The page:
DO’S AND DON’TS OF BOXING

There are two basic methods used to keep track of archival records – we call them the Box Marking Method and the Index Method.

Box Marking Method

The most common method is to simply write the contents of the box on the outside of the box. This is usually done by document type, time period, file number or alphabetically (phone book). The advantage of this system is its simplicity. Other than the obvious lack of detail, the greatest disadvantage is inconsistency and lack of uniformity that can occur when several people do the filing.

When the box marking method is used it is difficult to know if a file really exists. For example, medical records use a terminal digit numbering system in which the last digits are the key filing unit. A box might contain a number sequence of say, 08-6801 to 08-6888. However, by the time the box has reached the storage center not all of the files in that number range are necessarily in the box. Over the years, files may have been renumbered, removed, purged or stored elsewhere.

File Box Marking Method

Index Method

The second method is to number each box and maintain an index of the contents of the box, usually in an Excel file or internal system. The advantage of the Index Method is that each file’s existence has been recorded and the location of each is known.
If you use the Index Method, Carolina Records Center can import your Excel or CSV file into our system and apply our records retention tracking to your archived files. We have over 60 user defined file fields available to customize even the most detailed requirements.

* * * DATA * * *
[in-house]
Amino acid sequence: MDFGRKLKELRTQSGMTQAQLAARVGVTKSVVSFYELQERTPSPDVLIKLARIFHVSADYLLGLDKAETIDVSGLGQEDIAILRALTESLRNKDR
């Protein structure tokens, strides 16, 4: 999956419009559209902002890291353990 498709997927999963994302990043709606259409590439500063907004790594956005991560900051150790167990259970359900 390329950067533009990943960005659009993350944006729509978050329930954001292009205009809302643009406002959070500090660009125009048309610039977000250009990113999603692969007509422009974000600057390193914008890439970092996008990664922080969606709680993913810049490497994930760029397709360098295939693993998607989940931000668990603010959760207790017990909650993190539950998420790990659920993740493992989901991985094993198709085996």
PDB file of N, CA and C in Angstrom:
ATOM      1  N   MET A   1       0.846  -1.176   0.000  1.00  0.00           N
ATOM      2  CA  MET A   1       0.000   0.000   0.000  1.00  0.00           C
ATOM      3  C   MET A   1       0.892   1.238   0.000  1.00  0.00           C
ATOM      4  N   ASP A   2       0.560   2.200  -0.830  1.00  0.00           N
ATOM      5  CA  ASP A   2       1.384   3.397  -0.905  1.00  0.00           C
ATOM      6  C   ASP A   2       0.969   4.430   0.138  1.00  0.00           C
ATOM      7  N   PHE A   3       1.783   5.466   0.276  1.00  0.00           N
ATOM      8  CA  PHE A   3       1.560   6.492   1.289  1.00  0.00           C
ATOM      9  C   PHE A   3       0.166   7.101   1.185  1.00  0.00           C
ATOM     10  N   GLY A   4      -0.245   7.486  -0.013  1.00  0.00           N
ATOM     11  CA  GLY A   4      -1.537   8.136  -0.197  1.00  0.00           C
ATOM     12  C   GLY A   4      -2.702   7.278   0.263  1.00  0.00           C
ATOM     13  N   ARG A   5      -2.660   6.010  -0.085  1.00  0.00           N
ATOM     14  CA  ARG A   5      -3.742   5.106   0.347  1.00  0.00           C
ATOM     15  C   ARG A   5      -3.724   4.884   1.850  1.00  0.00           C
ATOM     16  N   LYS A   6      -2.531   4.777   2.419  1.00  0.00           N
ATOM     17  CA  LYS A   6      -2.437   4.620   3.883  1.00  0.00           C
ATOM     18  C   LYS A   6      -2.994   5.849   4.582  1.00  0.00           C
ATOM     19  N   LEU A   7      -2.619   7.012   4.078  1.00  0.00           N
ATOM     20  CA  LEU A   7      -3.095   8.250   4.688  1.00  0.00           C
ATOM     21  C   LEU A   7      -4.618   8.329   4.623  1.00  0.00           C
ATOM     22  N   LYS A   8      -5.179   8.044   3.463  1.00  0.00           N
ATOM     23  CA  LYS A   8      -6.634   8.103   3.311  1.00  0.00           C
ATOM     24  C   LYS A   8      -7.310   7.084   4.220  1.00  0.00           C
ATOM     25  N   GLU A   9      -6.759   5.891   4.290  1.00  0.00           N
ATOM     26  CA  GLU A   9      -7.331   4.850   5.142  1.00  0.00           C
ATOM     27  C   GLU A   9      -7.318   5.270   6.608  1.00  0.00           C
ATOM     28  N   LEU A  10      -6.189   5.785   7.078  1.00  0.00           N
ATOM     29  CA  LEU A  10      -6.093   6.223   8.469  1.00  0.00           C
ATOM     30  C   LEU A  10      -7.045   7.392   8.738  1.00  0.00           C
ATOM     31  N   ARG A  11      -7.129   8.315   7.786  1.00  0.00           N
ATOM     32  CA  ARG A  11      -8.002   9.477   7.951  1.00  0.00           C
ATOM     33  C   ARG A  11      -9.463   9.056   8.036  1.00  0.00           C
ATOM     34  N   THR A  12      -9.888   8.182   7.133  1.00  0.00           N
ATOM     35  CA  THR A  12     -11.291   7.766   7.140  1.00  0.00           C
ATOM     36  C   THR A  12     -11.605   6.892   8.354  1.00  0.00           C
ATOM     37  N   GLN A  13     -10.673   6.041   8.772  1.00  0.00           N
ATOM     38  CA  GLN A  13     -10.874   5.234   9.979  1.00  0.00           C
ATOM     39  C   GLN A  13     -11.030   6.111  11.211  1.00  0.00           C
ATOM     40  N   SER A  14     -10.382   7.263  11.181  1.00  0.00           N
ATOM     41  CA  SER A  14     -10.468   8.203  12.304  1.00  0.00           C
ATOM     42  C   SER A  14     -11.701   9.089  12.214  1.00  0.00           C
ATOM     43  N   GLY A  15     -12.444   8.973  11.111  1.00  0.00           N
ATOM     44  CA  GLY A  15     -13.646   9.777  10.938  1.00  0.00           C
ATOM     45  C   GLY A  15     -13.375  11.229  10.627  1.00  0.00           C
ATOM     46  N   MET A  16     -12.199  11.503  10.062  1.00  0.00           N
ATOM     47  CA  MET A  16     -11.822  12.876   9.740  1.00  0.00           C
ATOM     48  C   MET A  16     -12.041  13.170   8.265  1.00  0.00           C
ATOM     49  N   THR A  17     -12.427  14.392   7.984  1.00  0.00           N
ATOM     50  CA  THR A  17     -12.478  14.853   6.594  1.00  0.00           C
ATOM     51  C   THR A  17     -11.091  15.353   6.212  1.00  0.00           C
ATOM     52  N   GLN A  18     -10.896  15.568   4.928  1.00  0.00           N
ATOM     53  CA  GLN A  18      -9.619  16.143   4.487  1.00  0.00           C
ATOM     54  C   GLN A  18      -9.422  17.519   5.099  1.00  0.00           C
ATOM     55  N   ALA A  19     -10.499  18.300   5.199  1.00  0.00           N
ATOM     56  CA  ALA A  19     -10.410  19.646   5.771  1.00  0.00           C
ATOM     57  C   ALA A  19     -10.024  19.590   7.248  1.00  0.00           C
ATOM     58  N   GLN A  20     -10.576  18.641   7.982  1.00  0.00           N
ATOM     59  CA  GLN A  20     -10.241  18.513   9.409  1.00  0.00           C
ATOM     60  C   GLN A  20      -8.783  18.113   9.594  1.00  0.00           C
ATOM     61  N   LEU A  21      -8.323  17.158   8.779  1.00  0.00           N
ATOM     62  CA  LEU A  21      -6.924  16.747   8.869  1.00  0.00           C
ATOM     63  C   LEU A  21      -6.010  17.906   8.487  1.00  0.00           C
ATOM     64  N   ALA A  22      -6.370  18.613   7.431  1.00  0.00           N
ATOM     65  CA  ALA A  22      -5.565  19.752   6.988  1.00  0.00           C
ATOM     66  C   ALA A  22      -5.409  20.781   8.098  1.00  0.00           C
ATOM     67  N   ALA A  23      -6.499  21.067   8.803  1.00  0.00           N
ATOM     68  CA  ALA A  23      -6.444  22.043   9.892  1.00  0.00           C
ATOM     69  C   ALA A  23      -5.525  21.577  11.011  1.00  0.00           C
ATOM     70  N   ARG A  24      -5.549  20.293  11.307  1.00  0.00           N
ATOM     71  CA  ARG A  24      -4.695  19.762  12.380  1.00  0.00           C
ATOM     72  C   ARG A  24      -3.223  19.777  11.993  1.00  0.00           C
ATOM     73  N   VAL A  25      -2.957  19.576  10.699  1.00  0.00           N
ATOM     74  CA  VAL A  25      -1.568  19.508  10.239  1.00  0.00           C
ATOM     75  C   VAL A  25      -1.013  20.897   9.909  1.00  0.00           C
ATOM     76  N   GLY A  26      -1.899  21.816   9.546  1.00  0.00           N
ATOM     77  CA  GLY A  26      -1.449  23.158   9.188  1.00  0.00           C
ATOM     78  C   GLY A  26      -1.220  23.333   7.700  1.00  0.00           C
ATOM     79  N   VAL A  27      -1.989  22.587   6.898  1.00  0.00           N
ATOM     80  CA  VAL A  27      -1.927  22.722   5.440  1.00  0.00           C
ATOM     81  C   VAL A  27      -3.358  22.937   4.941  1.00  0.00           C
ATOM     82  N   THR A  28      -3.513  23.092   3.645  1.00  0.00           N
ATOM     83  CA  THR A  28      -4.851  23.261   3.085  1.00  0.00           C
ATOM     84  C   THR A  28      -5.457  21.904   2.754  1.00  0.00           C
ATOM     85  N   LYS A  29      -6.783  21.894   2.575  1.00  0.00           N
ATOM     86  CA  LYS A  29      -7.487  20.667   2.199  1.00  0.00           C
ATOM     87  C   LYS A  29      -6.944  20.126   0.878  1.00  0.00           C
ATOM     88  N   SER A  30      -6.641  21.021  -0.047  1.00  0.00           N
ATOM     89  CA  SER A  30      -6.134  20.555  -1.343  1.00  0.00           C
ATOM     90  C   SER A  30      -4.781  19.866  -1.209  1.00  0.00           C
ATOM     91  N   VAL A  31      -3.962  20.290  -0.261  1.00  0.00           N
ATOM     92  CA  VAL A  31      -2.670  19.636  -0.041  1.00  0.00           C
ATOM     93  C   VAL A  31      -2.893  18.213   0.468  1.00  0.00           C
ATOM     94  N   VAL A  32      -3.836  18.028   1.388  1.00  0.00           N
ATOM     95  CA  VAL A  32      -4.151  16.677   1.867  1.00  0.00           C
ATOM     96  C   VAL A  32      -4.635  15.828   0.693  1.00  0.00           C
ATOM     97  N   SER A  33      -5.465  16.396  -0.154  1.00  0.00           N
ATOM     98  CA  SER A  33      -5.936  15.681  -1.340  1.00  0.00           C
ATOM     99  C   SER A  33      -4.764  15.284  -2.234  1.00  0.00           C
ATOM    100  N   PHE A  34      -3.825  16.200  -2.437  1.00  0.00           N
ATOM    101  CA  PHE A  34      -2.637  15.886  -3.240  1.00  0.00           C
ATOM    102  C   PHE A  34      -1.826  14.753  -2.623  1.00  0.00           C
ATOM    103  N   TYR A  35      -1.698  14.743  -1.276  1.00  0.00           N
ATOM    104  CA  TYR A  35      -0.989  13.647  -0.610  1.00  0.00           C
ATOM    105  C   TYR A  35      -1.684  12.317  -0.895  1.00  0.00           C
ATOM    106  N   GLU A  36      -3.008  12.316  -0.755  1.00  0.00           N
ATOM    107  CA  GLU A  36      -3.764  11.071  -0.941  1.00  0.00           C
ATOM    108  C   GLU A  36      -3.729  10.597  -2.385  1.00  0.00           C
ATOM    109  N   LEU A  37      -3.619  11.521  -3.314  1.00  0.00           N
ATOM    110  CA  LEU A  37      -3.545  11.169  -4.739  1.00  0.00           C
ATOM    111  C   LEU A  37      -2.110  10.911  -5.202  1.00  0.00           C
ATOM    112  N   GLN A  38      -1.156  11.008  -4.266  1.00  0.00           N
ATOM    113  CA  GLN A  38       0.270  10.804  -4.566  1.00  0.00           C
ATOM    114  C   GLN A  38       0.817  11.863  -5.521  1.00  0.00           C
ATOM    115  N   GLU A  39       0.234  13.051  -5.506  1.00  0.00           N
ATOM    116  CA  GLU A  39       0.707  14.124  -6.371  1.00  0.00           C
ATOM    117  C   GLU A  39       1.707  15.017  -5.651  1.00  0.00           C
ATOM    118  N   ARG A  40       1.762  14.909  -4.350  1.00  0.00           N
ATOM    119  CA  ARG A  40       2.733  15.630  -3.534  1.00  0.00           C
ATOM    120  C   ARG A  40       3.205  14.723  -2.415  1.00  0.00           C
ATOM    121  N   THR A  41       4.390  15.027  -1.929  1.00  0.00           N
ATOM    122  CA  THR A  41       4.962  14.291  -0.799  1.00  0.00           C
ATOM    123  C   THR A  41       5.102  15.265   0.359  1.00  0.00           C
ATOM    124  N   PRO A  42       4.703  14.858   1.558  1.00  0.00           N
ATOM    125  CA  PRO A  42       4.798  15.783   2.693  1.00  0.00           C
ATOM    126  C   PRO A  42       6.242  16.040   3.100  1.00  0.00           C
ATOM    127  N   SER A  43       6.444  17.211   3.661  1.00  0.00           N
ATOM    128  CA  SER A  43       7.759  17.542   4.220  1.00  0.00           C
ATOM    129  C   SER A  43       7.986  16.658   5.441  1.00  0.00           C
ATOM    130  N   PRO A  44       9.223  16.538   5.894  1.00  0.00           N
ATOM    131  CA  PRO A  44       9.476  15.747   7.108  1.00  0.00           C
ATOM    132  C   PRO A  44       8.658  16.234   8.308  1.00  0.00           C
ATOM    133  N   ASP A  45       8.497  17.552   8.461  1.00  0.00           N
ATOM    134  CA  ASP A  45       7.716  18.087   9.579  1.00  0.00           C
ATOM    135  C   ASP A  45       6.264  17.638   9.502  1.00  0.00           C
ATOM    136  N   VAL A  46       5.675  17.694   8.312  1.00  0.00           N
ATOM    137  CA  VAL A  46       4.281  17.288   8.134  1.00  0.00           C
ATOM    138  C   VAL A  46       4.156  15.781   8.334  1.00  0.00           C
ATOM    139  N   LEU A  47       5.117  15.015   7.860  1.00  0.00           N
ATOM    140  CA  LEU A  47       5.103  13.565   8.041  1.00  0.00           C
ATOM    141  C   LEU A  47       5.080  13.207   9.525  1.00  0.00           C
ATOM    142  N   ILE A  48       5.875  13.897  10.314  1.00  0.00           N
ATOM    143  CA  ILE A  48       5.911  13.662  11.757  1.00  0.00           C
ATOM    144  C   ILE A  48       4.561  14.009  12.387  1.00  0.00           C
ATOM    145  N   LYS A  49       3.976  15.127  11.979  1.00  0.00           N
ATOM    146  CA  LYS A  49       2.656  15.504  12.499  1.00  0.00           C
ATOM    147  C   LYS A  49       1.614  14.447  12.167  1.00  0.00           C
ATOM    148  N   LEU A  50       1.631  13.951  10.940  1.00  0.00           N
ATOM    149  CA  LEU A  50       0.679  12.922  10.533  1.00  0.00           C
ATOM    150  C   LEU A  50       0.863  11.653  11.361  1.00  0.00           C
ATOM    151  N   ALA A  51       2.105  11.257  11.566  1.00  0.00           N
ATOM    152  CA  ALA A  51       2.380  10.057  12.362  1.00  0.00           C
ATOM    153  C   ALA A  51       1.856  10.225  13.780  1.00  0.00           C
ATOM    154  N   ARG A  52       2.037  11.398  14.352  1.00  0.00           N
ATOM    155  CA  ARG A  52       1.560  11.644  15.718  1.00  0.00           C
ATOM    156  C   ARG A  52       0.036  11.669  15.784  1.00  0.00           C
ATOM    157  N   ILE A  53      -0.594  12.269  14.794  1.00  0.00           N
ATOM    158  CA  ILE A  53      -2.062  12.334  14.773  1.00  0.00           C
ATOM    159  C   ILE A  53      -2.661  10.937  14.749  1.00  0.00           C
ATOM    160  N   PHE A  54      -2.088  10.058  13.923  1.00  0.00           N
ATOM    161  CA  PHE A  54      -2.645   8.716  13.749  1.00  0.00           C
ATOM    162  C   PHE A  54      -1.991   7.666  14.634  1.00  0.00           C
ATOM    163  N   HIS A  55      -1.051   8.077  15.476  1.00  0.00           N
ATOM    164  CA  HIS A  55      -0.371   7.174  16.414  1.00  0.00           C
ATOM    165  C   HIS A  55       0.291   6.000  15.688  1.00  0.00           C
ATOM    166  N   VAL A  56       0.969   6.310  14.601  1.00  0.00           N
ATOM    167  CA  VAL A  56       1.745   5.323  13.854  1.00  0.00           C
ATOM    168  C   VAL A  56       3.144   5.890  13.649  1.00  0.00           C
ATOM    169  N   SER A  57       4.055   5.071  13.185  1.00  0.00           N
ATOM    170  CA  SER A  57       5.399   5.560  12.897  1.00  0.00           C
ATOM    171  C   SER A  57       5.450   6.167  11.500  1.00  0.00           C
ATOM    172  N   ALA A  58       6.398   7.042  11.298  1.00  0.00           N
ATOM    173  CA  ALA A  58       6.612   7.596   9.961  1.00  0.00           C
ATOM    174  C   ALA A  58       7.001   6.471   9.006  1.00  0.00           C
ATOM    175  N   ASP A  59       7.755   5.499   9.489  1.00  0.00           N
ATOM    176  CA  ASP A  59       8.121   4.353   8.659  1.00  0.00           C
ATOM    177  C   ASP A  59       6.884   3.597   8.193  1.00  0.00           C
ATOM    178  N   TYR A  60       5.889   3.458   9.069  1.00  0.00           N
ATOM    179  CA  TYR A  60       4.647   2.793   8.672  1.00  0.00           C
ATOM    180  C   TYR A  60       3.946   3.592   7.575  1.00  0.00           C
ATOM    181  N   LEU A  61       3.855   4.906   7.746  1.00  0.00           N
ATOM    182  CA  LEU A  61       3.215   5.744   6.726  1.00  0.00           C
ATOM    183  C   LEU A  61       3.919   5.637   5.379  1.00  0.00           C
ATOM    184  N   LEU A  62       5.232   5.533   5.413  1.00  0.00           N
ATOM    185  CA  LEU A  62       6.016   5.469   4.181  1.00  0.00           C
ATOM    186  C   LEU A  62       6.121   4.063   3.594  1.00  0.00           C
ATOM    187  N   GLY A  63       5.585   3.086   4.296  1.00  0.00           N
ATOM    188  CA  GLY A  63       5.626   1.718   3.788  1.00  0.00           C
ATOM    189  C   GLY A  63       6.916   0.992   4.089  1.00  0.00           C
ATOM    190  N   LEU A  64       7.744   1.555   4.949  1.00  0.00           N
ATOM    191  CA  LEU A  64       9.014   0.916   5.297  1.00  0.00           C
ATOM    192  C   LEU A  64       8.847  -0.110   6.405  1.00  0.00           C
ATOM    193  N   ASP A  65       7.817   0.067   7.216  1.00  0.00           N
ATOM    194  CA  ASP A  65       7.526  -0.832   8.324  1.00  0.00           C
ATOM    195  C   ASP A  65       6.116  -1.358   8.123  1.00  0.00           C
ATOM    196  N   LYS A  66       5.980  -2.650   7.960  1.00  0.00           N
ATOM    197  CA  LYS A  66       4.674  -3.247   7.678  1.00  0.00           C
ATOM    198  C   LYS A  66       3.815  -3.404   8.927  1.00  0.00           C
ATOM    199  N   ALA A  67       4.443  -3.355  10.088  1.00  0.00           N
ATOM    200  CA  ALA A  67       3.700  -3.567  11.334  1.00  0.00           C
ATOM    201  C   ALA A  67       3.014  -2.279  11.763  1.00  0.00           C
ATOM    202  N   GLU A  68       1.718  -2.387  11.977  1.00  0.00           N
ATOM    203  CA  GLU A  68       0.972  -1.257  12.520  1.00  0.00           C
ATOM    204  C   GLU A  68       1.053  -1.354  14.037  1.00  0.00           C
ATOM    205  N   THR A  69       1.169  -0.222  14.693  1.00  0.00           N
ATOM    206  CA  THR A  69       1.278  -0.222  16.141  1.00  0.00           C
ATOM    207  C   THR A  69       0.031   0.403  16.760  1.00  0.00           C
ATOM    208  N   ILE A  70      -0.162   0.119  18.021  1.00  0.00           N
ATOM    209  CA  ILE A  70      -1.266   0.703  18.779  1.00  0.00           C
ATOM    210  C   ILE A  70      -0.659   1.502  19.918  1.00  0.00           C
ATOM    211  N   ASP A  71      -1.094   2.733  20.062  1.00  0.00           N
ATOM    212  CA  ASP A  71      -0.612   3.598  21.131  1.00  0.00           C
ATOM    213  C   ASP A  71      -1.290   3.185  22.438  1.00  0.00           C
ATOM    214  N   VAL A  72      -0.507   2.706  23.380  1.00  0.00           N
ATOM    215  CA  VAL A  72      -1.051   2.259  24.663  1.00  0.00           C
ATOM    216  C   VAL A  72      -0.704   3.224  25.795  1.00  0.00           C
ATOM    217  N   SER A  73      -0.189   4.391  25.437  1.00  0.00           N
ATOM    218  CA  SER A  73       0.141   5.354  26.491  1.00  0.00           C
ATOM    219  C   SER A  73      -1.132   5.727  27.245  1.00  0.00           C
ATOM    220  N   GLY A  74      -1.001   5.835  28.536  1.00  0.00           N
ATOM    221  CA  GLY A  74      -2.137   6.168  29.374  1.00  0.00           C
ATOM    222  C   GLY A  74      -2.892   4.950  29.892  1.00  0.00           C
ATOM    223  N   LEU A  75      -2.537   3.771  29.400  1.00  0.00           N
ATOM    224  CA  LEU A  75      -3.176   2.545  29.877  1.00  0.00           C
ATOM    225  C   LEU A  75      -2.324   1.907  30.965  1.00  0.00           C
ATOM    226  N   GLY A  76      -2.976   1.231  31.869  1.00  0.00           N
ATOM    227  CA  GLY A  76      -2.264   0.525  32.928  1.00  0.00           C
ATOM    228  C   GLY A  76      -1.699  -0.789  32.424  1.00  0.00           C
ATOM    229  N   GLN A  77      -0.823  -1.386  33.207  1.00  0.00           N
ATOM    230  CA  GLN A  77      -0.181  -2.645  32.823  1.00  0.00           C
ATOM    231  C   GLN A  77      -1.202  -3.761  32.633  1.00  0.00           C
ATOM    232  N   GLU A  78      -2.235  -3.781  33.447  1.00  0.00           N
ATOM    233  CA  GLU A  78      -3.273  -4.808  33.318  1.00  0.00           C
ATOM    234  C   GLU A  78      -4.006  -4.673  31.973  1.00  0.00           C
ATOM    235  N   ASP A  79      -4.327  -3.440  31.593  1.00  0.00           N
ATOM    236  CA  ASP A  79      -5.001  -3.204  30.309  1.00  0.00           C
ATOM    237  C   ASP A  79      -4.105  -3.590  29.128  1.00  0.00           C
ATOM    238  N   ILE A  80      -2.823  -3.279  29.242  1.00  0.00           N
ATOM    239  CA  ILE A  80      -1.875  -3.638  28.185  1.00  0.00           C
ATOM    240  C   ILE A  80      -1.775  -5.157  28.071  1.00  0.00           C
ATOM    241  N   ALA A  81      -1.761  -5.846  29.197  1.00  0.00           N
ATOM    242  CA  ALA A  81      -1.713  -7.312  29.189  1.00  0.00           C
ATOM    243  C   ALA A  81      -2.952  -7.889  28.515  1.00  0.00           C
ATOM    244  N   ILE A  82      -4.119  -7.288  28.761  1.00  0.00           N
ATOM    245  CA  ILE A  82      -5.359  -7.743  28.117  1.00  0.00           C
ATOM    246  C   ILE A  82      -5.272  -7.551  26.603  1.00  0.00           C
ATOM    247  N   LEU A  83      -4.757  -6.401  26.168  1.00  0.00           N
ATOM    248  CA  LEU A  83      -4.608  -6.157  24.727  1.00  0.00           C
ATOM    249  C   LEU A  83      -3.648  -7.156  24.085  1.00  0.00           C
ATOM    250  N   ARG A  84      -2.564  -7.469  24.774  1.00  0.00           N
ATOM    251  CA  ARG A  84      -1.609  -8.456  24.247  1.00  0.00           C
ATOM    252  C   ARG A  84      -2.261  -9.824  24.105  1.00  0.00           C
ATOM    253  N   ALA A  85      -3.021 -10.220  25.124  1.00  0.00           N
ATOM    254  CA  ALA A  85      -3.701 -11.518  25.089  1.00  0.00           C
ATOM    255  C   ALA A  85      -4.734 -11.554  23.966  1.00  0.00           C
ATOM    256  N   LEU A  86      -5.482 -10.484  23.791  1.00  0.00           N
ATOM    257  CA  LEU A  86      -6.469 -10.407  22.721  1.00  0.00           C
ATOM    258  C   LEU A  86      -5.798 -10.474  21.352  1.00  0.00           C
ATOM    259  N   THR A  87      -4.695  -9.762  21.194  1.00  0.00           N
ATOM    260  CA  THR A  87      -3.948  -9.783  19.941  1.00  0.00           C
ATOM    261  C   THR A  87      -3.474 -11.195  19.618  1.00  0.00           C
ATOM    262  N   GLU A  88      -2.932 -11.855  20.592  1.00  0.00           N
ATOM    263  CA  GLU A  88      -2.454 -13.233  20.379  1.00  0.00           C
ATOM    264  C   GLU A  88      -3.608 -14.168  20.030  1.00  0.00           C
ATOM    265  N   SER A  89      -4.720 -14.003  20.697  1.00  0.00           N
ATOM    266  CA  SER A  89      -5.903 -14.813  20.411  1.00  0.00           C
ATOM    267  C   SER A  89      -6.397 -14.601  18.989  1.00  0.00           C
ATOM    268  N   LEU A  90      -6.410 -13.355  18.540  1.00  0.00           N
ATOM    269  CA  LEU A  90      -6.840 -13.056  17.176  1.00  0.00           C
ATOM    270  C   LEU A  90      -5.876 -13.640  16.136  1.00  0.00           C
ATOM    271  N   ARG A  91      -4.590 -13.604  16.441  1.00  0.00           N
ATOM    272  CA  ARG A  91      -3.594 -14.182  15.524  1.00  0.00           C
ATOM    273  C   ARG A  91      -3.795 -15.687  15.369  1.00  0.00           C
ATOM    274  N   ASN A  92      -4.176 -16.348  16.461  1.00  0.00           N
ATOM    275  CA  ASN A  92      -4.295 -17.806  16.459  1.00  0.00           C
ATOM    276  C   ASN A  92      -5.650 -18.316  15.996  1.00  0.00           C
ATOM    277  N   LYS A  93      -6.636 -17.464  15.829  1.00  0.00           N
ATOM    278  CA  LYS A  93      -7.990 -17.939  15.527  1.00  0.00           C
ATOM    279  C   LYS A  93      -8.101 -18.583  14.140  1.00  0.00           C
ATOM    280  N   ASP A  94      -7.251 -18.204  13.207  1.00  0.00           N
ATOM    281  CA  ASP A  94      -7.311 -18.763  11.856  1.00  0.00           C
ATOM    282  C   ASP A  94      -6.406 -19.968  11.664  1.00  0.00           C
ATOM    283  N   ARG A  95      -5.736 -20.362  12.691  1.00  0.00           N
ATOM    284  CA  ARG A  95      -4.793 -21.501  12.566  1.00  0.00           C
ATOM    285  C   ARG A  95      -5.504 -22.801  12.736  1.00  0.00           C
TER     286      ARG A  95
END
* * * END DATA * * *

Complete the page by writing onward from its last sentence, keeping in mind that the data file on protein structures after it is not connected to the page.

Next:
Remember that preparing records for archival storage is not the most pleasant of tasks for staff. It is repetitive and boring and therefore prone to simple errors such as number transposition (86 instead of 68) or number sliding (moving number one or more places without changing the order 68.80 instead of 688).

What Happens At The Record Center

It may be helpful to understand what happens to your boxes at the record center.

  1. Whatever is on the outside of the box (up to three fields not counting your name or your box number) will be input into our system.
  2. Regardless of any number you may have assigned, we will assign our own unique records center number for our internal use.
  3. A thermal transfer bar code label will be affixed to each box. Thermal labels are more durable than laser labels and can better withstand the handling that occurs in the warehouse without losing the readability of its barcode.
  4. We stack boxes three high and two or three deep on pallet rack shelving. This means that each location has 6 to 9 boxes of which only three have labels readable without moving boxes. Information must be written on the front of the box – information written on the side of boxes is never useful to us.
  5. Any box that has lost its integrity will be reboxed. We cannot store collapsed boxes.
  6. Non standard box sizes will not be stored and will be re-boxed. Standard Sizes are shown below.

THINGS NOT TO DO.

1. DO NOT PUT DOCUMENTS WITH DIFFERENT RETENTION PERIODS IN THE SAME BOX.

When a box contains documents with different retention periods, the box cannot be destroyed efficiently. Either each file must be pulled and destroyed separately or the box must wait for the longest retention period to expire before it can be destroyed. Either way, the storage and destruction costs are higher than need be.

There are commonly hundreds more files than boxes meaning the chance for error are greatly increased when destroying by file rather than by box.